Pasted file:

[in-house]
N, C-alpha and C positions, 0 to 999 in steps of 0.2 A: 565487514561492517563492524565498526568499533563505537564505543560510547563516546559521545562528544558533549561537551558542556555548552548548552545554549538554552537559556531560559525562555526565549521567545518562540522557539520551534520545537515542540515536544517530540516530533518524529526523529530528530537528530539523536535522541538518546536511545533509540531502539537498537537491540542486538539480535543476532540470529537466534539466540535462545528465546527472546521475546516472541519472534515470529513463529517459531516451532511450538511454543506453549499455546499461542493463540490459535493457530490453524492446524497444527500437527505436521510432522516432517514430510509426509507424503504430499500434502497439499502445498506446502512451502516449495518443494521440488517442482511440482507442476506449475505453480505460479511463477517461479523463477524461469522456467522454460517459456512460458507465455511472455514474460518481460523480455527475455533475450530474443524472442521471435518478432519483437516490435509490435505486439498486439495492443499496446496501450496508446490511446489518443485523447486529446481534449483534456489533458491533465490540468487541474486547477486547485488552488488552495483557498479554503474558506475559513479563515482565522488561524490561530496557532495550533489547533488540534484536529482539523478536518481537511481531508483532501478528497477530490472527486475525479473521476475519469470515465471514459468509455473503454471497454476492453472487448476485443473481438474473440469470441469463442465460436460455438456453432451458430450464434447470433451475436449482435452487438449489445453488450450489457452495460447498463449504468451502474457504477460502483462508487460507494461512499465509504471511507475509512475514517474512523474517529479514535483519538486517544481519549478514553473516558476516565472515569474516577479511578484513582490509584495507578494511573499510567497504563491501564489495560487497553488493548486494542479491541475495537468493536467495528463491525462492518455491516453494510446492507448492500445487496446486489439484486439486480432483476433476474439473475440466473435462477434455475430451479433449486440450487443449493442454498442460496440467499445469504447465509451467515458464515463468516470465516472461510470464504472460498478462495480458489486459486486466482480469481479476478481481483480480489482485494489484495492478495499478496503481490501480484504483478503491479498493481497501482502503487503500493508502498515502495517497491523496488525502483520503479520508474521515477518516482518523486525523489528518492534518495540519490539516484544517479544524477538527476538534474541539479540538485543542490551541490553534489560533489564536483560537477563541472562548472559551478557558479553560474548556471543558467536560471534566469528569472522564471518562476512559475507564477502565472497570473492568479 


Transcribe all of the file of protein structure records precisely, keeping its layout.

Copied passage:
[in-house]
N, C-alpha and C positions, 0 to 999 in steps of 0.2 A: 565487514561492517563492524565498526568499533563505537564505543560510547563516546559521545562528544558533549561537551558542556555548552548548552545554549538554552537559556531560559525562555526565549521567545518562540522557539520551534520545537515542540515536544517530540516530533518524529526523529530528530537528530539523536535522541538518546536511545533509540531502539537498537537491540542486538539480535543476532540470529537466534539466540535462545528465546527472546521475546516472541519472534515470529513463529517459531516451532511450538511454543506453549499455546499461542493463540490459535493457530490453524492446524497444527500437527505436521510432522516432517514430510509426509507424503504430499500434502497439499502445498506446502512451502516449495518443494521440488517442482511440482507442476506449475505453480505460479511463477517461479523463477524461469522456467522454460517459456512460458507465455511472455514474460518481460523480455527475455533475450530474443524472442521471435518478432519483437516490435509490435505486439498486439495492443499496446496501450496508446490511446489518443485523447486529446481534449483534456489533458491533465490540468487541474486547477486547485488552488488552495483557498479554503474558506475559513479563515482565522488561524490561530496557532495550533489547533488540534484536529482539523478536518481537511481531508483532501478528497477530490472527486475525479473521476475519469470515465471514459468509455473503454471497454476492453472487448476485443473481438474473440469470441469463442465460436460455438456453432451458430450464434447470433451475436449482435452487438449489445453488450450489457452495460447498463449504468451502474457504477460502483462508487460507494461512499465509504471511507475509512475514517474512523474517529479514535483519538486517544481519549478514553473516558476516565472515569474516577479511578484513582490509584495507578494511573499510567497504563491501564489495560487497553488493548486494542479491541475495537468493536467495528463491525462492518455491516453494510446492507448492500445487496446486489439484486439486480432483476433476474439473475440466473435462477434455475430451479433449486440450487443449493442454498442460496440467499445469504447465509451467515458464515463468516470465516472461510470464504472460498478462495480458489486459486486466482480469481479476478481481483480480489482485494489484495492478495499478496503481490501480484504483478503491479498493481497501482502503487503500493508502498515502495517497491523496488525502483520503479520508474521515477518516482518523486525523489528518492534518495540519490539516484544517479544524477538527476538534474541539479540538485543542490551541490553534489560533489564536483560537477563541472562548472559551478557558479553560474548556471543558467536560471534566469528569472522564471518562476512559475507564477502565472497570473492568479 